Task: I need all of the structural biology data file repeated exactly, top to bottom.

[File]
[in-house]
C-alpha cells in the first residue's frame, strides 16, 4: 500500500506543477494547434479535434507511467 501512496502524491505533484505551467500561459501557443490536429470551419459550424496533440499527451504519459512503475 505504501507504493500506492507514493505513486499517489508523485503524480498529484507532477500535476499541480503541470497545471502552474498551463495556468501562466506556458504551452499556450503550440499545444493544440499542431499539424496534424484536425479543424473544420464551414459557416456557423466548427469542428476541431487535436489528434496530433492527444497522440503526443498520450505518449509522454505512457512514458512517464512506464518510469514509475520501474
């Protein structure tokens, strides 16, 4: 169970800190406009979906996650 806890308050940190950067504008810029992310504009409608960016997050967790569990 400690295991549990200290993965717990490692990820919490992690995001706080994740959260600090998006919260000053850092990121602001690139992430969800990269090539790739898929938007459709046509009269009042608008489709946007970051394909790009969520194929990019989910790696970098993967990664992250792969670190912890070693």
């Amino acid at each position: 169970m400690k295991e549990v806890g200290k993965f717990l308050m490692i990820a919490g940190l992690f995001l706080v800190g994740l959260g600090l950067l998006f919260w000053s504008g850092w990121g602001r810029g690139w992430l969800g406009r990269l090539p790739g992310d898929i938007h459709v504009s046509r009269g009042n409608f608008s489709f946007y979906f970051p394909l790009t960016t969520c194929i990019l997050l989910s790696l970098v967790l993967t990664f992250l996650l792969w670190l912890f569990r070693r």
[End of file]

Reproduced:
[in-house]
C-alpha cells in the first residue's frame, strides 16, 4: 500500500506543477494547434479535434507511467 501512496502524491505533484505551467500561459501557443490536429470551419459550424496533440499527451504519459512503475 505504501507504493500506492507514493505513486499517489508523485503524480498529484507532477500535476499541480503541470497545471502552474498551463495556468501562466506556458504551452499556450503550440499545444493544440499542431499539424496534424484536425479543424473544420464551414459557416456557423466548427469542428476541431487535436489528434496530433492527444497522440503526443498520450505518449509522454505512457512514458512517464512506464518510469514509475520501474
């Protein structure tokens, strides 16, 4: 169970800190406009979906996650 806890308050940190950067504008810029992310504009409608960016997050967790569990 400690295991549990200290993965717990490692990820919490992690995001706080994740959260600090998006919260000053850092990121602001690139992430969800990269090539790739898929938007459709046509009269009042608008489709946007970051394909790009969520194929990019989910790696970098993967990664992250792969670190912890070693």
């Amino acid at each position: 169970m400690k295991e549990v806890g200290k993965f717990l308050m490692i990820a919490g940190l992690f995001l706080v800190g994740l959260g600090l950067l998006f919260w000053s504008g850092w990121g602001r810029g690139w992430l969800g406009r990269l090539p790739g992310d898929i938007h459709v504009s046509r009269g009042n409608f608008s489709f946007y979906f970051p394909l790009t960016t969520c194929i990019l997050l989910s790696l970098v967790l993967t990664f992250l996650l792969w670190l912890f569990r070693r």